Sunday, December 09, 2007

Potentially harmful levels of weedkiller atrazine showing up in streams in Missouri and Indiana

"Atrazine, the second most widely used weedkiller in the country, is showing up in some streams and rivers at levels high enough to potentially harm amphibians, fish and aquatic ecosystems, according to the findings of an extensive Environmental Protection Agency database that has not been made public," reports Juliet Eilperin in The Washington Post.

"The analysis -- conducted by the chemical's manufacturer, Syngenta Crop Protection -- suggests that atrazine has entered streams and rivers in the Midwest at a rate that could harm those ecosystems, several scientific experts said. In two Missouri watersheds, the level of atrazine spiked to reach a 'level of concern' in both 2004 and 2005, according to the EPA, and an Indiana watershed exceeded the threshold in 2005."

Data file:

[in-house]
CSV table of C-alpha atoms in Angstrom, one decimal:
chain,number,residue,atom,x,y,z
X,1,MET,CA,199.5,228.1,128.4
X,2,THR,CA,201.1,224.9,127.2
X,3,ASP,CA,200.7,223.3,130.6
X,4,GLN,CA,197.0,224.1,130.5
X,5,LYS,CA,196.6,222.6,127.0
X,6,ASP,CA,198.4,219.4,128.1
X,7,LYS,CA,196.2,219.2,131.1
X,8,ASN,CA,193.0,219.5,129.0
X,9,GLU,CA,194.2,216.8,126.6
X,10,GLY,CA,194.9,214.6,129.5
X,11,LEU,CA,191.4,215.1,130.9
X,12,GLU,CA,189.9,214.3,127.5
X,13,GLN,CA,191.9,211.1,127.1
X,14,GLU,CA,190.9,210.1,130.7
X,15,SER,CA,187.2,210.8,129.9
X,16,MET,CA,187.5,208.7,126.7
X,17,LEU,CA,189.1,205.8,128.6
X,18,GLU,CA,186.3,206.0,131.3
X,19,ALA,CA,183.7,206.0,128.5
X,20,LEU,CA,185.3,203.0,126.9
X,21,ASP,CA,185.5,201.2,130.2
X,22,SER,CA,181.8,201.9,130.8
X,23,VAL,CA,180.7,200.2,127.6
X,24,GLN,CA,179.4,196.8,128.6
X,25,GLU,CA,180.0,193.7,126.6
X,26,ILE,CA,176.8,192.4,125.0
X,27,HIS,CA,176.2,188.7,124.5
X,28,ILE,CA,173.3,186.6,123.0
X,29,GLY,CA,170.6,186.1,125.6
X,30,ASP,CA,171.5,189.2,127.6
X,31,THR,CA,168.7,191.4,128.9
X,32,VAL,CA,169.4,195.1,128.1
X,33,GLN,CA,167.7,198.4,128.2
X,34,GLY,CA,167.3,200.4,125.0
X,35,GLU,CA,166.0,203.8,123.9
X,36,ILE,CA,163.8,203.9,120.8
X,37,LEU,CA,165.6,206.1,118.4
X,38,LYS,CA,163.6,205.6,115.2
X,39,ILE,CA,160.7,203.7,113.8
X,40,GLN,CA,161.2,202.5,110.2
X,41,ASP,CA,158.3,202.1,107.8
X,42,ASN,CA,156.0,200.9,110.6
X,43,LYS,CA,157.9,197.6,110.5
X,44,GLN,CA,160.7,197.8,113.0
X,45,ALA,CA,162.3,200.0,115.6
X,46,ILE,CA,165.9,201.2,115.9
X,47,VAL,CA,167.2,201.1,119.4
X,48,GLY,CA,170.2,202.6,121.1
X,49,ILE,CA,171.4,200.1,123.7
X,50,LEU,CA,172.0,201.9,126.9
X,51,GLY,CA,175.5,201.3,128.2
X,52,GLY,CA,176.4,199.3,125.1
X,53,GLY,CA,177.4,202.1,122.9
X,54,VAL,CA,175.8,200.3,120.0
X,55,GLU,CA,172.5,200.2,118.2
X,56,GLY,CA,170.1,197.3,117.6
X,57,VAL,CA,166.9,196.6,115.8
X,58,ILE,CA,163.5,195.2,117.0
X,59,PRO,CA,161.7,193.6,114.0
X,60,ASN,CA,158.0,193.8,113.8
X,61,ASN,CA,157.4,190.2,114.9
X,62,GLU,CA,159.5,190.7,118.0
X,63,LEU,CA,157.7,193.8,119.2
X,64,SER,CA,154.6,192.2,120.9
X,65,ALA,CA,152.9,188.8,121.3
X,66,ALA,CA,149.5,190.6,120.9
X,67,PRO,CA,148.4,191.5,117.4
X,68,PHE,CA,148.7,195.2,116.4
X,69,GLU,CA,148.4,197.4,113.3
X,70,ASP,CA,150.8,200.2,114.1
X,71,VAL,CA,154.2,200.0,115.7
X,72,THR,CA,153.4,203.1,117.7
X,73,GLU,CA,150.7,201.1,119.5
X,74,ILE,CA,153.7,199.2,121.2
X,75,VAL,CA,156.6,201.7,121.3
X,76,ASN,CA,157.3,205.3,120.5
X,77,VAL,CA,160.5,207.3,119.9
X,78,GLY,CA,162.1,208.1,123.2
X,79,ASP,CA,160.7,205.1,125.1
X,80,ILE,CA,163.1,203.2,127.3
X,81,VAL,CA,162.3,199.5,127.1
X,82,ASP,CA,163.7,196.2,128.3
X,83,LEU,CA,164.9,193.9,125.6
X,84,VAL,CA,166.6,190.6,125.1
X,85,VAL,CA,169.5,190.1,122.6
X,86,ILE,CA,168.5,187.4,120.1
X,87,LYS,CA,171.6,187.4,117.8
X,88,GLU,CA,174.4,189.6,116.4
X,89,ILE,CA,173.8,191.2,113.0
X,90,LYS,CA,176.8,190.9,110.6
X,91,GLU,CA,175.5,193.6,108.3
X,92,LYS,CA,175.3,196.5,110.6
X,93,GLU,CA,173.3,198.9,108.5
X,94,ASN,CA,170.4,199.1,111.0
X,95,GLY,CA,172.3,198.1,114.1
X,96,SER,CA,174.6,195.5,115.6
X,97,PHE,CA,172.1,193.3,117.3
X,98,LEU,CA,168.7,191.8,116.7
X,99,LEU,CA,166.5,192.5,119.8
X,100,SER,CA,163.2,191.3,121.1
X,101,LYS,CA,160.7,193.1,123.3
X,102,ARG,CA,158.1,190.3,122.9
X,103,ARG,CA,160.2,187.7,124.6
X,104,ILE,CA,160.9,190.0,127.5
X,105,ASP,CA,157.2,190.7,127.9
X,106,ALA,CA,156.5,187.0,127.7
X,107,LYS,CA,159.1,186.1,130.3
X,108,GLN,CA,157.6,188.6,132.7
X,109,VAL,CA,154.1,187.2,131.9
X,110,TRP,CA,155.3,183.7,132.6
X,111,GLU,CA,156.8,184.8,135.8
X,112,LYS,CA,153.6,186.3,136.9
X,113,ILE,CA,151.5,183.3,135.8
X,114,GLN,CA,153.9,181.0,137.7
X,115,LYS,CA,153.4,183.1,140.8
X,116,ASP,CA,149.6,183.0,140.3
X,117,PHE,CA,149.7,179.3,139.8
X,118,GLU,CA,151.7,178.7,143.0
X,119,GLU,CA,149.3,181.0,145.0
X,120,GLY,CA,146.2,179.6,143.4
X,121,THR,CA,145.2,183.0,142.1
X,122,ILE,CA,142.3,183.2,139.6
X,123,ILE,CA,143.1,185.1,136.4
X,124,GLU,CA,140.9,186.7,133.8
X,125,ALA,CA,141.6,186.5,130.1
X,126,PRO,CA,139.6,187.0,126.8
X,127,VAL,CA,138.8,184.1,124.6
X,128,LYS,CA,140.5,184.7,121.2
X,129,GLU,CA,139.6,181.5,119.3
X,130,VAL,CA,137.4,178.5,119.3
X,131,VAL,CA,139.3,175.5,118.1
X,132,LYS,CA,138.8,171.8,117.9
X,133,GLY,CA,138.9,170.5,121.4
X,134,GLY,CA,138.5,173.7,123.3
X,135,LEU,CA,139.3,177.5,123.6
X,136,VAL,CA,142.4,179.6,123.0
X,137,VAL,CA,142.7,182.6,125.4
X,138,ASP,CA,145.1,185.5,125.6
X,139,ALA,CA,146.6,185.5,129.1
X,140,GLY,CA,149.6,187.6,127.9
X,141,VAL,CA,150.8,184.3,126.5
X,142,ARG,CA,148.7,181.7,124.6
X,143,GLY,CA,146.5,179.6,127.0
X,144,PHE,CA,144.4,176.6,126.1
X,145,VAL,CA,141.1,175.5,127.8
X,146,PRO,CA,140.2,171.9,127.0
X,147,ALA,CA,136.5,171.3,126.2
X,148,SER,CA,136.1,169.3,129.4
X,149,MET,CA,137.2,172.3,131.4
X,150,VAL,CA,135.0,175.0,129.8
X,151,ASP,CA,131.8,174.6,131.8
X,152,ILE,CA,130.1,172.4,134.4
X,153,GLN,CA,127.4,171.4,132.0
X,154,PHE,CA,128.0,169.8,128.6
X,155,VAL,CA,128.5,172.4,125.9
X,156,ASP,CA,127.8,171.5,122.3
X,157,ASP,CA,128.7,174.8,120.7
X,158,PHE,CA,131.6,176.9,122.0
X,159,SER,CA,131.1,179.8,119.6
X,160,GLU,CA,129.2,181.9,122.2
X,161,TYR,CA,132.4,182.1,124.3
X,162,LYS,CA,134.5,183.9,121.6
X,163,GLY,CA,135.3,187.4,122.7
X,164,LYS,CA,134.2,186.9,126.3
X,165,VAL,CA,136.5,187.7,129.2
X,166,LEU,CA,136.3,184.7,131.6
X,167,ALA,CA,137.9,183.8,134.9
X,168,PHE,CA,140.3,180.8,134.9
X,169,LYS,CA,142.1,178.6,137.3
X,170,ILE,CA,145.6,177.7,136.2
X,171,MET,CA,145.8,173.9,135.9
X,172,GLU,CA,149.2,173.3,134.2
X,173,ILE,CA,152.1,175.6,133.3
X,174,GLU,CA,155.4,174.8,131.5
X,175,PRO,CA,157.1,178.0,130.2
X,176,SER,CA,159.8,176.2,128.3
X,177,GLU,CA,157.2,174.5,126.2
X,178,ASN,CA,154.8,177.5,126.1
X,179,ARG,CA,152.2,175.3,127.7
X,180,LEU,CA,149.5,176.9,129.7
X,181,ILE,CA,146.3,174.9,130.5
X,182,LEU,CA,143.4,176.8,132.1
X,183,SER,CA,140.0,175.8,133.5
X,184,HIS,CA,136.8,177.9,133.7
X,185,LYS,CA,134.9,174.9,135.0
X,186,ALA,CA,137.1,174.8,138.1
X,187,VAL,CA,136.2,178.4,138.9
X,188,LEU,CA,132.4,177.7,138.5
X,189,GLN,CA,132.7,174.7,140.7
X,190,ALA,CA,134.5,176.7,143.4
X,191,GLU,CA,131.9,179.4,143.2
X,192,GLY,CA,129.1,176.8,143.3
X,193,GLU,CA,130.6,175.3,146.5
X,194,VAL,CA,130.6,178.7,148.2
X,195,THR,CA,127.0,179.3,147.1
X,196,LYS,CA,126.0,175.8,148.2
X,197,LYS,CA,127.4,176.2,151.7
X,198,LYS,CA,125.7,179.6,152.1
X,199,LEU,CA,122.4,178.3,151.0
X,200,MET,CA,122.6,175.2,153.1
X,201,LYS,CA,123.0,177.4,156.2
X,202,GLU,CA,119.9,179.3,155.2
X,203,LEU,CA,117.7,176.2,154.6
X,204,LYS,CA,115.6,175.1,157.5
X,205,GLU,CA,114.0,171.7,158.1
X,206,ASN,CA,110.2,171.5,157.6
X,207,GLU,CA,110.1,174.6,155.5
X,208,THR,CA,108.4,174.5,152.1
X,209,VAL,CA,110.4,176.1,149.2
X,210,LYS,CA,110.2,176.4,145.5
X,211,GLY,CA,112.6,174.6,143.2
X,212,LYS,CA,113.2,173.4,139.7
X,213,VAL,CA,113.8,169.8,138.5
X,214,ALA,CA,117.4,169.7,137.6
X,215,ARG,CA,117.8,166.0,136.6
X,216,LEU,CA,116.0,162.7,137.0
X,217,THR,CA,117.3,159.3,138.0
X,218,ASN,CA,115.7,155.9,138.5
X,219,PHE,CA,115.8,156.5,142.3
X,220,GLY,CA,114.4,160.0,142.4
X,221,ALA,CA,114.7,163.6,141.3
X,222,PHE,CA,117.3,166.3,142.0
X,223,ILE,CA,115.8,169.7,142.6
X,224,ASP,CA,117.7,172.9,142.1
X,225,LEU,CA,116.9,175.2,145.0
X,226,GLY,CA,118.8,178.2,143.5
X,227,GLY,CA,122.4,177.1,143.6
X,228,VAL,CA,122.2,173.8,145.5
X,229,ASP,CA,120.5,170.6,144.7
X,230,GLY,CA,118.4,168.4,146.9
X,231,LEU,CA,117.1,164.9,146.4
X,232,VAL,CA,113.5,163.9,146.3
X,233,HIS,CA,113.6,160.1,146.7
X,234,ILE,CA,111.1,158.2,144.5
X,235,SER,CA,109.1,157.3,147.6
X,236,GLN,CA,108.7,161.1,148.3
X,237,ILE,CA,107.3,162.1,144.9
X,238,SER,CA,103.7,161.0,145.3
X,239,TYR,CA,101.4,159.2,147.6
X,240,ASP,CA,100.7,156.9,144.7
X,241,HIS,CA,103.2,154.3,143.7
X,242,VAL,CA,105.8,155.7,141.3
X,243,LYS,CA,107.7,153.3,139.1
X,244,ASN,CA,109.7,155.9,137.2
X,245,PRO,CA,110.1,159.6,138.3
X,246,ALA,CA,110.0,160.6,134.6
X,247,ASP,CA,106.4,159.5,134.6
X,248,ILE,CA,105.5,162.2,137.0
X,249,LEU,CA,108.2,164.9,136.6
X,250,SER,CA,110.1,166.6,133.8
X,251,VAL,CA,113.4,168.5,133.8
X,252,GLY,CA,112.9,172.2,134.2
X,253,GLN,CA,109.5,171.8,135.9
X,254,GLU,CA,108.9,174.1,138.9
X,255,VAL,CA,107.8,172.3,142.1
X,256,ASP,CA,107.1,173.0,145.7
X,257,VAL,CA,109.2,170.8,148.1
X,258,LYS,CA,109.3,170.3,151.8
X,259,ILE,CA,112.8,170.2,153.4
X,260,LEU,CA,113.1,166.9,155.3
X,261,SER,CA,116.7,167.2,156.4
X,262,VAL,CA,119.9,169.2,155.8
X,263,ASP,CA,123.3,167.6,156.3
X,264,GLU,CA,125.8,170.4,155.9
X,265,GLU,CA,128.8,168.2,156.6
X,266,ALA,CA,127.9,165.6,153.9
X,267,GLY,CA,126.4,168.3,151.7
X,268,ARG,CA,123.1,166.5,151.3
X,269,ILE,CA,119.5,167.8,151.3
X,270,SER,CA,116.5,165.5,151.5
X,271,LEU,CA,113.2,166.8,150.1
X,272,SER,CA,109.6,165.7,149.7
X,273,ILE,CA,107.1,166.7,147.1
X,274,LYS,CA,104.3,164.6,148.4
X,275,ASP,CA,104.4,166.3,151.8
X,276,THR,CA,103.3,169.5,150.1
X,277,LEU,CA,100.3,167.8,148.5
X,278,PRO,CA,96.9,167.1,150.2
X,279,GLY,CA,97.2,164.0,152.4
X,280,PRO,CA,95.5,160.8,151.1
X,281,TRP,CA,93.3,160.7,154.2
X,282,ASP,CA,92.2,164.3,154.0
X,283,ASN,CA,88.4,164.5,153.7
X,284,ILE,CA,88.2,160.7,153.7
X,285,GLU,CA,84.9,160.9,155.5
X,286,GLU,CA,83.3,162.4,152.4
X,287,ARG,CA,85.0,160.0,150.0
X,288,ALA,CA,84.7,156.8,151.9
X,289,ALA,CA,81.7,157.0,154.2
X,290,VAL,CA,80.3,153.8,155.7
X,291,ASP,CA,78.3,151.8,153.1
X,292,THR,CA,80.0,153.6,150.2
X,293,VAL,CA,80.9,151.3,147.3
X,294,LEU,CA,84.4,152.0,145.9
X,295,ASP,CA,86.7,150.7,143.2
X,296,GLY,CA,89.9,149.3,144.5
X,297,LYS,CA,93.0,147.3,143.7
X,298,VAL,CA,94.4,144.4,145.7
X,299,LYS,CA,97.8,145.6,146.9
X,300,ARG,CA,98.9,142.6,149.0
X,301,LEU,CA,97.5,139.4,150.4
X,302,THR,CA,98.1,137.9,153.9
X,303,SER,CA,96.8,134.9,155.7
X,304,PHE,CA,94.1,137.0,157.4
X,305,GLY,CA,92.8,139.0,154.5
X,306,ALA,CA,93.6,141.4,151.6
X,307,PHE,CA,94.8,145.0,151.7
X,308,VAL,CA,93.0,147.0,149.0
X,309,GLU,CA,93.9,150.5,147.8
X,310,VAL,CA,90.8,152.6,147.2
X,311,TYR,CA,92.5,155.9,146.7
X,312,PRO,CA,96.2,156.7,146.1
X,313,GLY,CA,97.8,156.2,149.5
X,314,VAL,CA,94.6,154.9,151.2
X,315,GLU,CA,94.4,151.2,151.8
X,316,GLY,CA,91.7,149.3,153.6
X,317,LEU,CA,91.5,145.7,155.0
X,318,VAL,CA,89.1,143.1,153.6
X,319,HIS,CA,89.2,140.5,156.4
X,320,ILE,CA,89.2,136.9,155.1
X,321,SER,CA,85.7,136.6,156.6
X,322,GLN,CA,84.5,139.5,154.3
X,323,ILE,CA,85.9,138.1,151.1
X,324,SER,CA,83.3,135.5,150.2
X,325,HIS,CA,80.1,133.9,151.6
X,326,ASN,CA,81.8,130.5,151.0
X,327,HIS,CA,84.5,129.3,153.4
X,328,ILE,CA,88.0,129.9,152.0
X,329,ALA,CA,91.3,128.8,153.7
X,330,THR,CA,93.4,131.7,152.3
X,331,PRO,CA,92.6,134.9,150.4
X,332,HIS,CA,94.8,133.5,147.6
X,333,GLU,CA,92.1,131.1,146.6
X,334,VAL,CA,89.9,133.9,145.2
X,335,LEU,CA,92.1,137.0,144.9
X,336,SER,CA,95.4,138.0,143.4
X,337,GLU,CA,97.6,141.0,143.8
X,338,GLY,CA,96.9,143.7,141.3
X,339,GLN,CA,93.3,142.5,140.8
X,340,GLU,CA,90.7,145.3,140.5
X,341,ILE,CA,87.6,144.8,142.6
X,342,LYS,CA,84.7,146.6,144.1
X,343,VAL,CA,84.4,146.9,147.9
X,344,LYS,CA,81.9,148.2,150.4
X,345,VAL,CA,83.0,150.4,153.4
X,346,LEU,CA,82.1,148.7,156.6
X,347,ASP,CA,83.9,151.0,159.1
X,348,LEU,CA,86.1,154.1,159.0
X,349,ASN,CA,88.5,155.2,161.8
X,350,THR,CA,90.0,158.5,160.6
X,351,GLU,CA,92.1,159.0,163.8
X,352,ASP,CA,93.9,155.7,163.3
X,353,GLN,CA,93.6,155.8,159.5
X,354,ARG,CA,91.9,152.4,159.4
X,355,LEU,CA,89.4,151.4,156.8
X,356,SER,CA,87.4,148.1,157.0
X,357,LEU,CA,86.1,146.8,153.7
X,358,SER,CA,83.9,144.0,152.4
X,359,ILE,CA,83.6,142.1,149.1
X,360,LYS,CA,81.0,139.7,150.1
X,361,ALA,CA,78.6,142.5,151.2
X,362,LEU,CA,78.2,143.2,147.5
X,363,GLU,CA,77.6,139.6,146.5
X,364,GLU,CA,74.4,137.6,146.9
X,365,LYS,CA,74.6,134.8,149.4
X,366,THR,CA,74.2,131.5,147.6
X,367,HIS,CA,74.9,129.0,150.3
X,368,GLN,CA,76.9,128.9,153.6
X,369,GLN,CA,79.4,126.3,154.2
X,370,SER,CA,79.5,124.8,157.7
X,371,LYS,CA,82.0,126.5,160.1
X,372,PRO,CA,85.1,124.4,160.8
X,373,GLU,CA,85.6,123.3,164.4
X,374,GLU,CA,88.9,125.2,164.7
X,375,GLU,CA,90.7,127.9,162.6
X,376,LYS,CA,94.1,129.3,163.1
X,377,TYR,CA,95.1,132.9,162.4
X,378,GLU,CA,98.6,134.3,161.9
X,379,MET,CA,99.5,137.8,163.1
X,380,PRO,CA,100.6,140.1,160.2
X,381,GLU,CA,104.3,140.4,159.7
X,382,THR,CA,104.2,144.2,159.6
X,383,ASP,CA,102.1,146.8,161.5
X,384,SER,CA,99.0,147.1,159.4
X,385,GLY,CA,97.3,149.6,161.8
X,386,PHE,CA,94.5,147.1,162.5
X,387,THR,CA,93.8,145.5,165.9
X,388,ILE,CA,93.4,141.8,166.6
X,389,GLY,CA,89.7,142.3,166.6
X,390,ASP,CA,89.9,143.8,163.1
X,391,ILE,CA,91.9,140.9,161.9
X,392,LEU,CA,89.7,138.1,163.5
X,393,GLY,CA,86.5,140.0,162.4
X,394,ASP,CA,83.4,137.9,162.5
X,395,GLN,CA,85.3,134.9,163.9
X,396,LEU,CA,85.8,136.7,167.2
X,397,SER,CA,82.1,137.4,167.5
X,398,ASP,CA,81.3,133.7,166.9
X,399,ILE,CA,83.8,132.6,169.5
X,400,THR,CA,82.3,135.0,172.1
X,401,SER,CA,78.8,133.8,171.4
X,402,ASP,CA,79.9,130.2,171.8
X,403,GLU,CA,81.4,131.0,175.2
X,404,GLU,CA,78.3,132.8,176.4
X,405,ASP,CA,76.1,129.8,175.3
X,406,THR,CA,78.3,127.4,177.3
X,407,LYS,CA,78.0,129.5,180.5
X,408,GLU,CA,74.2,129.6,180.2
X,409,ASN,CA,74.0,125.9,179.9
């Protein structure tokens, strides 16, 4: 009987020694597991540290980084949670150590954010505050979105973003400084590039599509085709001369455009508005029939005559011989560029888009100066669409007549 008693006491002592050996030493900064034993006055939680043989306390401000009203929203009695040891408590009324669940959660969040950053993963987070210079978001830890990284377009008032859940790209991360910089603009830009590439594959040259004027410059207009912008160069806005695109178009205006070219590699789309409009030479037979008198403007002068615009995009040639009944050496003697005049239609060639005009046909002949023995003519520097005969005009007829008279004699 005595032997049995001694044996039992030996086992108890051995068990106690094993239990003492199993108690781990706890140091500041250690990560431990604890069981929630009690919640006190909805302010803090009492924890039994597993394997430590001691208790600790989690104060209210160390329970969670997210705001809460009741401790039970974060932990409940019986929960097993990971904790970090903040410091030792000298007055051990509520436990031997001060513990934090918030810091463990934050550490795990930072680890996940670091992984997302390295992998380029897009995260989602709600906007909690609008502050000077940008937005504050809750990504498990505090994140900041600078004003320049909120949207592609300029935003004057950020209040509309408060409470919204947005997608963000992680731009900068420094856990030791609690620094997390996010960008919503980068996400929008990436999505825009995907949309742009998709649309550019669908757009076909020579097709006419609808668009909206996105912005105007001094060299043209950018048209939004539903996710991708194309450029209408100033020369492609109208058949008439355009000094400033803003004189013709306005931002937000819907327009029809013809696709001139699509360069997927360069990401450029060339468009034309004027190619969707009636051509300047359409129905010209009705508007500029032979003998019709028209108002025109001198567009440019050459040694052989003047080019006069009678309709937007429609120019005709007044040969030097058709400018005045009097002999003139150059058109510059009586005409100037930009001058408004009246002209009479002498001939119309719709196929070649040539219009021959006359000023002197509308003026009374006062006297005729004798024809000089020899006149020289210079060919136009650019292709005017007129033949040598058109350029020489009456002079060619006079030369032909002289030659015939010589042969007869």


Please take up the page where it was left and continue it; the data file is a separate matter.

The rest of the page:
The watersheds were not named, but those in Missouri are in the northeast part of the state. Sygenta toxicology chief Tim Pastoor said those two monitoring sites were prone to excessive runoff for various reasons, including vegetation clearance by a farmer. "Syngenta sales agents and local corn growers are trying to reform the practices of the farmer," Eilperin reports. EPA won't release the analysis because Sygenta claims some of the data are proprietary. The Post got the records from from the Natural Resources News Service, a Washington-based nonprofit group focused on environmental issues. (Read more)

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